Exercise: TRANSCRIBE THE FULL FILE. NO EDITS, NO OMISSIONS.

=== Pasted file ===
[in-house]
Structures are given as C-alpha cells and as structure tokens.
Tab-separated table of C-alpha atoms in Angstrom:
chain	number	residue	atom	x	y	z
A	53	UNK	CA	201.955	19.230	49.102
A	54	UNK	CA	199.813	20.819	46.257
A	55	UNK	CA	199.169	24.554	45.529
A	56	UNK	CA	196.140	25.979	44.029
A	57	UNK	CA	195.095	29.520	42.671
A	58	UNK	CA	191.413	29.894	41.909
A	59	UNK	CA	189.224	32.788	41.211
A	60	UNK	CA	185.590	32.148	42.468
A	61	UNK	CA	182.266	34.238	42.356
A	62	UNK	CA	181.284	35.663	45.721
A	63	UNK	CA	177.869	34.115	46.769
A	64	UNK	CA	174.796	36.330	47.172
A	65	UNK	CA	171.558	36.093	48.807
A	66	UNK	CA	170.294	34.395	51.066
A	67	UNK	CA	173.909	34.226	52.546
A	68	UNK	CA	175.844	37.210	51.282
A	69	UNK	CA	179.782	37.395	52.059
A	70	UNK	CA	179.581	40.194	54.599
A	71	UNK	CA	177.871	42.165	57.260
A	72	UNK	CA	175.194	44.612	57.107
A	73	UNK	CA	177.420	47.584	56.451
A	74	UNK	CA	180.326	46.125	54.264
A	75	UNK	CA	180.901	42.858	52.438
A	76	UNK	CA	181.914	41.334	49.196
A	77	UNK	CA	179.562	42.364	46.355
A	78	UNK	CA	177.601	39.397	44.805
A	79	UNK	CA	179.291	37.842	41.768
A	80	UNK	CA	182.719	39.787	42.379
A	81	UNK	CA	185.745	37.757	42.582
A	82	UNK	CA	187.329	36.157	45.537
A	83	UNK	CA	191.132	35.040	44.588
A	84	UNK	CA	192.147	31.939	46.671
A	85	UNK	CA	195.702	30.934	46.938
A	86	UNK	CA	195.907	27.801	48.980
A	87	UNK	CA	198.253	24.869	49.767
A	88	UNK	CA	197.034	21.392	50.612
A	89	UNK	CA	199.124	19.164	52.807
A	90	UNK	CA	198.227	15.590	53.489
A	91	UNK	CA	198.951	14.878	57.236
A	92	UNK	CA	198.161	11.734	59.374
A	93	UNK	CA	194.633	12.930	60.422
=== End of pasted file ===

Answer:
[in-house]
Structures are given as C-alpha cells and as structure tokens.
Tab-separated table of C-alpha atoms in Angstrom:
chain	number	residue	atom	x	y	z
A	53	UNK	CA	201.955	19.230	49.102
A	54	UNK	CA	199.813	20.819	46.257
A	55	UNK	CA	199.169	24.554	45.529
A	56	UNK	CA	196.140	25.979	44.029
A	57	UNK	CA	195.095	29.520	42.671
A	58	UNK	CA	191.413	29.894	41.909
A	59	UNK	CA	189.224	32.788	41.211
A	60	UNK	CA	185.590	32.148	42.468
A	61	UNK	CA	182.266	34.238	42.356
A	62	UNK	CA	181.284	35.663	45.721
A	63	UNK	CA	177.869	34.115	46.769
A	64	UNK	CA	174.796	36.330	47.172
A	65	UNK	CA	171.558	36.093	48.807
A	66	UNK	CA	170.294	34.395	51.066
A	67	UNK	CA	173.909	34.226	52.546
A	68	UNK	CA	175.844	37.210	51.282
A	69	UNK	CA	179.782	37.395	52.059
A	70	UNK	CA	179.581	40.194	54.599
A	71	UNK	CA	177.871	42.165	57.260
A	72	UNK	CA	175.194	44.612	57.107
A	73	UNK	CA	177.420	47.584	56.451
A	74	UNK	CA	180.326	46.125	54.264
A	75	UNK	CA	180.901	42.858	52.438
A	76	UNK	CA	181.914	41.334	49.196
A	77	UNK	CA	179.562	42.364	46.355
A	78	UNK	CA	177.601	39.397	44.805
A	79	UNK	CA	179.291	37.842	41.768
A	80	UNK	CA	182.719	39.787	42.379
A	81	UNK	CA	185.745	37.757	42.582
A	82	UNK	CA	187.329	36.157	45.537
A	83	UNK	CA	191.132	35.040	44.588
A	84	UNK	CA	192.147	31.939	46.671
A	85	UNK	CA	195.702	30.934	46.938
A	86	UNK	CA	195.907	27.801	48.980
A	87	UNK	CA	198.253	24.869	49.767
A	88	UNK	CA	197.034	21.392	50.612
A	89	UNK	CA	199.124	19.164	52.807
A	90	UNK	CA	198.227	15.590	53.489
A	91	UNK	CA	198.951	14.878	57.236
A	92	UNK	CA	198.161	11.734	59.374
A	93	UNK	CA	194.633	12.930	60.422